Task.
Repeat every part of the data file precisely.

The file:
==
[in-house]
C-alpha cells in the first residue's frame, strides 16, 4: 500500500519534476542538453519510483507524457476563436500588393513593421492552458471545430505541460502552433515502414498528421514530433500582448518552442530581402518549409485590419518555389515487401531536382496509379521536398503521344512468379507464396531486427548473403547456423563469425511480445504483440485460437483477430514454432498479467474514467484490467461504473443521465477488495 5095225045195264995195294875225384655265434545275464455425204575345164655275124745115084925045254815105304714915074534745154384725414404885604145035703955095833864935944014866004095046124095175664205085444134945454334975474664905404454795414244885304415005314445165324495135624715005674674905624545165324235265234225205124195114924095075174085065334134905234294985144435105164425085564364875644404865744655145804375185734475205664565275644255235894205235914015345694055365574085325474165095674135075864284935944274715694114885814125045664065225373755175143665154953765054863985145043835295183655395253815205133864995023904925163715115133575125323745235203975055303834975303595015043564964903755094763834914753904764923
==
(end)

[in-house]
C-alpha cells in the first residue's frame, strides 16, 4: 500500500519534476542538453519510483507524457476563436500588393513593421492552458471545430505541460502552433515502414498528421514530433500582448518552442530581402518549409485590419518555389515487401531536382496509379521536398503521344512468379507464396531486427548473403547456423563469425511480445504483440485460437483477430514454432498479467474514467484490467461504473443521465477488495 5095225045195264995195294875225384655265434545275464455425204575345164655275124745115084925045254815105304714915074534745154384725414404885604145035703955095833864935944014866004095046124095175664205085444134945454334975474664905404454795414244885304415005314445165324495135624715005674674905624545165324235265234225205124195114924095075174085065334134905234294985144435105164425085564364875644404865744655145804375185734475205664565275644255235894205235914015345694055365574085325474165095674135075864284935944274715694114885814125045664065225373755175143665154953765054863985145043835295183655395253815205133864995023904925163715115133575125323745235203975055303834975303595015043564964903755094763834914753904764923